2.1. Preparation of Samples
Commercial grade B2O3 (>99.0 wt%, Liaoning Pengda Science and Technology Ltd., Yingkou), Mg (99.5 wt%, Kunshan Fuerbang New Material Technology Co., Ltd., Kunshan), and NaCl (99.0 wt%, Nanjing Dongde Chemical Technology Co., Ltd., Nanjing) were mixed in certain proportion. Materials were thoroughly mixed by a planetary ball mill and pressed into a cylinder. The tabletting pressure was 10 Mpa. A self-made reactor was used to successfully produce the ultrafine boron powders via the salt-assisted SHS technique. The combustion synthesis of the 60% NaCl system was also tried in the experiment, which however resulted in incomplete reaction.
The main equation of combustion synthesis is as follows:
refers to the percentage of NaCl among all ingredients; is 0, 10%, 20%, 30%, 40%, 50%, and 60%, respectively. The content of Mg in the reaction materials was in excess of 10%.
If no NaCl was added in the reaction materials, the product obtained after combustion was relatively hard and needs grinding. This was because, without NaCl, severe agglomeration occurred. If NaCl was added, the product obtained was a fluffy, block-like material. This was because the product was coated by NaCl and thus easy to crush. The obtained products contained boron powder, diluter NaCl, byproduct MgO, and so forth. The acid leaching-alkali leaching-acid leaching-water leaching process was adopted to produce high purity boron powder. The leaching agents included HCl, NaOH, and distilled water. After filtration and drying, the amorphous B powder was finally obtained.
The leaching reaction equation is as follows:
2.2. Analytical Methods
The morphology and elementary composition of B powder were examined by scanning electron microscope (JSM-6700, JEOL) equipped with an energy dispersive spectrometer (EDS) and chemical analysis. The phase analysis of the powder samples was investigated by X-ray diffraction (XRD, D/max-2400, Rigaku) and selected area electron diffraction (SAED, JEM-1200EX, FEI USA). The average particle size of sample was measured by laser particle size analyzer (Nano Series Nano-ZS, ZETASIZER).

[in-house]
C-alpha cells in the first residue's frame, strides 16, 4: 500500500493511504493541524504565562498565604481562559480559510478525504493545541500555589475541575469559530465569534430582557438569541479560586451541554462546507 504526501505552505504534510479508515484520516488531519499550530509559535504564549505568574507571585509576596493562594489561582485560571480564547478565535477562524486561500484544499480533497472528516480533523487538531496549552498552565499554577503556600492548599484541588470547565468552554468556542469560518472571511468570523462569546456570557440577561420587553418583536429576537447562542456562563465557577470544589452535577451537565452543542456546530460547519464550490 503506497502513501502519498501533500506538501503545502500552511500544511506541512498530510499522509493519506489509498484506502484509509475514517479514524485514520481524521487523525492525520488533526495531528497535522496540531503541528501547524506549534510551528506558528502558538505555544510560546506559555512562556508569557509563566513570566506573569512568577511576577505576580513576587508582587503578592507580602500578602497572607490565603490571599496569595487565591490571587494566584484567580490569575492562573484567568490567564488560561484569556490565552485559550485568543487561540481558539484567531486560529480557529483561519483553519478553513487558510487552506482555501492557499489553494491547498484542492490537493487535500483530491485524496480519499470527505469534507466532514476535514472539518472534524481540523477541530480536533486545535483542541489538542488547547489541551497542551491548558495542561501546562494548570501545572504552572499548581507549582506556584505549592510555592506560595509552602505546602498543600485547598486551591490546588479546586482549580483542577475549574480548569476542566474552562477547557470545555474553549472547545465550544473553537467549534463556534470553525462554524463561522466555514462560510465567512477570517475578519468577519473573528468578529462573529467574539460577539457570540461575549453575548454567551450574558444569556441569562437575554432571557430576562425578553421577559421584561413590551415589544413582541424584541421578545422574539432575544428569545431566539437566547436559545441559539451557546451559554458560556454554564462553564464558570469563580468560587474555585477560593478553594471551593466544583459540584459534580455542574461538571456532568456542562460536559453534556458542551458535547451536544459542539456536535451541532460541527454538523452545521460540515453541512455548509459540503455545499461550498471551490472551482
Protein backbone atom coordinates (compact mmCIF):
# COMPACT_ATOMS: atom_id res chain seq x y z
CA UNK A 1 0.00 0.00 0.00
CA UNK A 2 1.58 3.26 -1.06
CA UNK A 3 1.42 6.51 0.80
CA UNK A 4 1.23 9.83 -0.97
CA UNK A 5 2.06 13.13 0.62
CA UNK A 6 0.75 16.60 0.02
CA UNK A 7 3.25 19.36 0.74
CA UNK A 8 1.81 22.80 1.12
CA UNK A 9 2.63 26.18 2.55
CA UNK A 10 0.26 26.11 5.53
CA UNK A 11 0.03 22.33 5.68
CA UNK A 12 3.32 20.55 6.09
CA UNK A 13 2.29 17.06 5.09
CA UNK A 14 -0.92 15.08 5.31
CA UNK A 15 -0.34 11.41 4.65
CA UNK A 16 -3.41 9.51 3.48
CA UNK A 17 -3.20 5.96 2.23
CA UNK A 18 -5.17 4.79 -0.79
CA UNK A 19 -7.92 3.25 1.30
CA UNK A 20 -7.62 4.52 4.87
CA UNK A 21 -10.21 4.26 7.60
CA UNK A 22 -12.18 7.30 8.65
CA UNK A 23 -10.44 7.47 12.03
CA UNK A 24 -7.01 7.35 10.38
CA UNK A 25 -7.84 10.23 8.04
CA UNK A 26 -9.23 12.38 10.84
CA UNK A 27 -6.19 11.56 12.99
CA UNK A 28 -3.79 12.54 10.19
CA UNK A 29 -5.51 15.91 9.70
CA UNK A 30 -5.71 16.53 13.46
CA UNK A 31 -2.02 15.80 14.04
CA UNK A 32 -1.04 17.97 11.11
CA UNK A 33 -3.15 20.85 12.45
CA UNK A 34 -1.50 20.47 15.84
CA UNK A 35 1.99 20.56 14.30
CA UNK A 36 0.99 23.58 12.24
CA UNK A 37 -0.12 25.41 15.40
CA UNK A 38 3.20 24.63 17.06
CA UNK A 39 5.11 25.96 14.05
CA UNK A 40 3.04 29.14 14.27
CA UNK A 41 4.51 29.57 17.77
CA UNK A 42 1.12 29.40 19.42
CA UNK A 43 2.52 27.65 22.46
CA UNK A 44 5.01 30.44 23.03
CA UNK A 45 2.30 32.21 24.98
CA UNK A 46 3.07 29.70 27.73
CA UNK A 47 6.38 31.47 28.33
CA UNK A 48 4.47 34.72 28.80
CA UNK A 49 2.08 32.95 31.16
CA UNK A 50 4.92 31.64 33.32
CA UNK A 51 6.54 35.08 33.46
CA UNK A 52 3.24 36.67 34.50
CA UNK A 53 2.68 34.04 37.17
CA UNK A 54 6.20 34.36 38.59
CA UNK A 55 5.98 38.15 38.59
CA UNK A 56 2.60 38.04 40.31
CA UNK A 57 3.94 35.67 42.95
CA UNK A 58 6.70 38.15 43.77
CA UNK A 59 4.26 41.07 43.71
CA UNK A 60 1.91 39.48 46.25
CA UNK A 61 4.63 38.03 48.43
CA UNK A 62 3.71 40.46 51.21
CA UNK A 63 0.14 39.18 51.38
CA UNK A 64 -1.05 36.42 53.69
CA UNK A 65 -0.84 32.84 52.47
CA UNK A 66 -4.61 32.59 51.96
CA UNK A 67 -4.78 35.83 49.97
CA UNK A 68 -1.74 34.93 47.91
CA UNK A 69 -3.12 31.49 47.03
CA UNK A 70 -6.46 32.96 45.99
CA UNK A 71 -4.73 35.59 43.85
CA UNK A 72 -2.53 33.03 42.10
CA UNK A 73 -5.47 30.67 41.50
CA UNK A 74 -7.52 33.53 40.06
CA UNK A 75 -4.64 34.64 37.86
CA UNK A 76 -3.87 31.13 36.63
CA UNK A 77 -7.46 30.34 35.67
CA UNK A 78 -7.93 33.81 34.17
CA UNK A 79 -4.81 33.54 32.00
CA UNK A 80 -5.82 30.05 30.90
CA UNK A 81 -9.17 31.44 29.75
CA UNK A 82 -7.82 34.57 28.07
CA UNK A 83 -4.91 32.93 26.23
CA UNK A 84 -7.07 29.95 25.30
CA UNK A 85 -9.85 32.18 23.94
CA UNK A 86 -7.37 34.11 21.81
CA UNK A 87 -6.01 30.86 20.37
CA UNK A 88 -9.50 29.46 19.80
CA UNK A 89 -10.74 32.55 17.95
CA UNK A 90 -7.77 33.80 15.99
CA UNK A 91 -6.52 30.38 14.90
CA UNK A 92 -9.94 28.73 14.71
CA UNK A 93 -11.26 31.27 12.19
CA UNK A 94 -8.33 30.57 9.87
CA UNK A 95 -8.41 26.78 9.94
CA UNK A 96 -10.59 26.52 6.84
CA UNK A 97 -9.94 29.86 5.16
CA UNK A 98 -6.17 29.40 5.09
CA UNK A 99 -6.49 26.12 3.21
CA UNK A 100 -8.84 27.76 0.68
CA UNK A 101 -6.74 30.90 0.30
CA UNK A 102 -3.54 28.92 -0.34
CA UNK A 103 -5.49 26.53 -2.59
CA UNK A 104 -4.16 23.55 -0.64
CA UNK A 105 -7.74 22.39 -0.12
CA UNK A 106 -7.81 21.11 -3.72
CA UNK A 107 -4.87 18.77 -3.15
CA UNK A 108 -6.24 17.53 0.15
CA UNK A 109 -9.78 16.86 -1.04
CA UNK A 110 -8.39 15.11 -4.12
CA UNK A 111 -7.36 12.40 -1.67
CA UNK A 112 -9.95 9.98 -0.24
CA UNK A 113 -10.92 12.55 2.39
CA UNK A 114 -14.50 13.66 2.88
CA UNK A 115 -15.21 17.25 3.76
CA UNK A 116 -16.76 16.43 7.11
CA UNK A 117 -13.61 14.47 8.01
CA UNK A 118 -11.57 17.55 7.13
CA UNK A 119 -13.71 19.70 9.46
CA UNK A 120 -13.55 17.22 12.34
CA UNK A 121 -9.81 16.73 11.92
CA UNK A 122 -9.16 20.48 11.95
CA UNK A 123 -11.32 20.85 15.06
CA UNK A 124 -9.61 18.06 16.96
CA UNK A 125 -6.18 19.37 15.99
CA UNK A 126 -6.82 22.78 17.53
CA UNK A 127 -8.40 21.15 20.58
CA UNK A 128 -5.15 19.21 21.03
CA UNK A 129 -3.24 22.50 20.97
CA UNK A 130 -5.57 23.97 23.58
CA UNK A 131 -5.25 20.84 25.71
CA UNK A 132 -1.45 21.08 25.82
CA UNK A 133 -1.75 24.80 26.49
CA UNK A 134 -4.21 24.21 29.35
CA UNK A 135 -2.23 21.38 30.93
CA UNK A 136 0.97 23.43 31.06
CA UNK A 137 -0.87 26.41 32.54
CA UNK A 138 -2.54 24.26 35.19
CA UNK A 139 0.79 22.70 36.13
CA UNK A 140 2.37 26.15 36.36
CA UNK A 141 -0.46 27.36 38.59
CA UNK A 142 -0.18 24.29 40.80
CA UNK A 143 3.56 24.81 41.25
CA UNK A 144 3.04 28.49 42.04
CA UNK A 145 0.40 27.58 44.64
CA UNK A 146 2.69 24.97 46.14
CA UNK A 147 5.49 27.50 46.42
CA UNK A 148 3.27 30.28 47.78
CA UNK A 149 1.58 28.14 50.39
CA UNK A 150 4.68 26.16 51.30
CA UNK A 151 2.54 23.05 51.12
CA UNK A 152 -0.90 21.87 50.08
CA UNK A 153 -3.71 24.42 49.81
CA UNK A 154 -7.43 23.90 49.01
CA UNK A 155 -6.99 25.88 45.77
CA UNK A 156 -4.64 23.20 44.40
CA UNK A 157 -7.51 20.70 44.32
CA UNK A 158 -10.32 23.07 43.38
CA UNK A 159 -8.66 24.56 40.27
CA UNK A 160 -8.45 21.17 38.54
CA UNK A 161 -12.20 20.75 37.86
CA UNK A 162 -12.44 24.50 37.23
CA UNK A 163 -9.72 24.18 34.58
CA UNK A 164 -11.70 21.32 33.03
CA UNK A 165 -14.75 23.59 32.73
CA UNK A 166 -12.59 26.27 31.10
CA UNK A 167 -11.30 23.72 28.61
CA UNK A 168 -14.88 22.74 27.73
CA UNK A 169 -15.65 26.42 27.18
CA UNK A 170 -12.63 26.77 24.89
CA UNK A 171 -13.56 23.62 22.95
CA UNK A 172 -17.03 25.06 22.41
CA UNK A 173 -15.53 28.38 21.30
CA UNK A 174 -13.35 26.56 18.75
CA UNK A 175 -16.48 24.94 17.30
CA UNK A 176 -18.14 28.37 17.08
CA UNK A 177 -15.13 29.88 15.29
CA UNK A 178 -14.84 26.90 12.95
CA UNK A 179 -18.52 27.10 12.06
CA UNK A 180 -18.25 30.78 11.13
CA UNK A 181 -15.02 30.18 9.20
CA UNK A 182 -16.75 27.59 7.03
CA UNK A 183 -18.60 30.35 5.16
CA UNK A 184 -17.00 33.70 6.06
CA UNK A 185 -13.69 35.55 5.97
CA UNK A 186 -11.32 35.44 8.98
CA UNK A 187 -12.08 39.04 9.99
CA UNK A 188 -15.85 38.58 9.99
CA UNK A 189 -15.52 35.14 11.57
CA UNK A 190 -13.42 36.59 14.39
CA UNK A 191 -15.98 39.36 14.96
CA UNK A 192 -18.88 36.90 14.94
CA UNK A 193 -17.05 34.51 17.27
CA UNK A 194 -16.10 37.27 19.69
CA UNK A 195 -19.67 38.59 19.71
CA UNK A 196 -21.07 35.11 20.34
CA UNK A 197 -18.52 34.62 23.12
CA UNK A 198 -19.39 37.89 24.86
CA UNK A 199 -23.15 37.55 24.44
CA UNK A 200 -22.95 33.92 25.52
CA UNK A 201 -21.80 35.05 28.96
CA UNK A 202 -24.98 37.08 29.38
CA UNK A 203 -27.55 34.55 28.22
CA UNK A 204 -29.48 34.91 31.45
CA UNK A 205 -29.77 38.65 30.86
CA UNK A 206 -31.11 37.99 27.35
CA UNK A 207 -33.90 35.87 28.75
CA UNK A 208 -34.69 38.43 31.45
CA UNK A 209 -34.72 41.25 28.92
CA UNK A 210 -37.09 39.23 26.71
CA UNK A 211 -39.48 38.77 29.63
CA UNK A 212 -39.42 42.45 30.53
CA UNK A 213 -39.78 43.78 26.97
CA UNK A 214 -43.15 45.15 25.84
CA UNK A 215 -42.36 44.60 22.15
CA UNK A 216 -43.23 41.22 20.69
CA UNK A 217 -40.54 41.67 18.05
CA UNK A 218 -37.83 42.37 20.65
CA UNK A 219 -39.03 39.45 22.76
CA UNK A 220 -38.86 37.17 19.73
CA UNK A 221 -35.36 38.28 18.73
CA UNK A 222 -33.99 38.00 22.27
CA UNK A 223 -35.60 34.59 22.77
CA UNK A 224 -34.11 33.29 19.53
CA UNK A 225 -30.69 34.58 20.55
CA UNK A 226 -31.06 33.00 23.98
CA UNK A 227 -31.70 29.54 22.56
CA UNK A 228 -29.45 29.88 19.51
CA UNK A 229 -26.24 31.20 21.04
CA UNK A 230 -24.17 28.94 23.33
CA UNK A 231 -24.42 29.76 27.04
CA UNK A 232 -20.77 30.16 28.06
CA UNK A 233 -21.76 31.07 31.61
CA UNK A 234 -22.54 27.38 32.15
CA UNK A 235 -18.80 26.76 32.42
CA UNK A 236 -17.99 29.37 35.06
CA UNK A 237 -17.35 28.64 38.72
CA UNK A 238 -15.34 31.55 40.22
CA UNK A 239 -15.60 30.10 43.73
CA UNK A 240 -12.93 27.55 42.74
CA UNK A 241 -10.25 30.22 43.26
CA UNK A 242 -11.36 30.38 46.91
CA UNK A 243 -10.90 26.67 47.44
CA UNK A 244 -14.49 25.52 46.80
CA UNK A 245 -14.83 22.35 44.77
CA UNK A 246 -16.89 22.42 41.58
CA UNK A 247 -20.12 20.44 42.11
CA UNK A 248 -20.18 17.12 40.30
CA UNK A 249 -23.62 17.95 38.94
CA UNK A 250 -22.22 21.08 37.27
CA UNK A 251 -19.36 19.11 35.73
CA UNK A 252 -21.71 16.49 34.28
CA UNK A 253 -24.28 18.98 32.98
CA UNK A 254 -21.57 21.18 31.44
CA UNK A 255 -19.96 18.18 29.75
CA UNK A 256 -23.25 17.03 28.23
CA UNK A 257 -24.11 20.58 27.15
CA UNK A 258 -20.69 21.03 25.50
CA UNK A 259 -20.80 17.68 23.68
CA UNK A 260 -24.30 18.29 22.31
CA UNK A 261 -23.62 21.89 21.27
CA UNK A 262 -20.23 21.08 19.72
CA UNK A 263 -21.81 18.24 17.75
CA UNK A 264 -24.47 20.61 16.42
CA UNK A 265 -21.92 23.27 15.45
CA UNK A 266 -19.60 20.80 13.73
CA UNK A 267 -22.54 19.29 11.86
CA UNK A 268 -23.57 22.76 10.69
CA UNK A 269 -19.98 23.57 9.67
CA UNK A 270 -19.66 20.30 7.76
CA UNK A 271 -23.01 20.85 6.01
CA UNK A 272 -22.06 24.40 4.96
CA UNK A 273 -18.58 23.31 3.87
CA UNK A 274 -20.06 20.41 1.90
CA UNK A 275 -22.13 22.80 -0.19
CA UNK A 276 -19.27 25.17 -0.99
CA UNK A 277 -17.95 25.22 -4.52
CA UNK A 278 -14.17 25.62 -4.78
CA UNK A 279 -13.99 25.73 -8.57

3. Results and Discussion
3.1. Calculations of Adiabatic Temperature
Adiabatic temperature (), thermodynamic parameter to describe the SHS characteristics, can not only serve as a criterion to judge whether reactions can occur, but also forecast the state of combustion products and provide a reference for the ingredient design of the reaction system. Merzhanov et al. proposed that only when K, can SHS reaction be completed. Otherwise, the combustion wave of the reaction system cannot propagate.
is calculated as follows: the adiabatic temperature of reaction (1) was , and the cycle test algorithm was used . If the temperature obtained after cycle test calculation is a phase-transition temperature, namely, , we need to judge the phase changes of the material . The C language was used to write a program to calculate the relationship between the addition of NaCl and of the reaction system via the cycle test algorithm. During the calculation, relevant thermodynamic data of reactants and products were derived from literature .
Figure 1 shows the calculated with different values. As can be seen from Figure 1, with the increase of , demonstrates a linearly decreasing trend. As NaCl content increased from 0 to 50%, the calculated was higher than the criterion of self-propagating combustion temperature, namely, 1800 K. Therefore, it was feasible to use the salt-assisted SHS reaction. When the addition of NaCl was over 60%, the calculated was 1798 K, less than 1800 K, not feasible for self-propagating reaction. This was consistent with experimental results.
The NaCl melting point is 800.8°C, lower than the calculated adiabatic temperature. NaCl is in liquid state in reaction. It absorbs heat in the melting process, so the addition of NaCl can help in reducing . The melting points of reactants and products are shown in Table 1.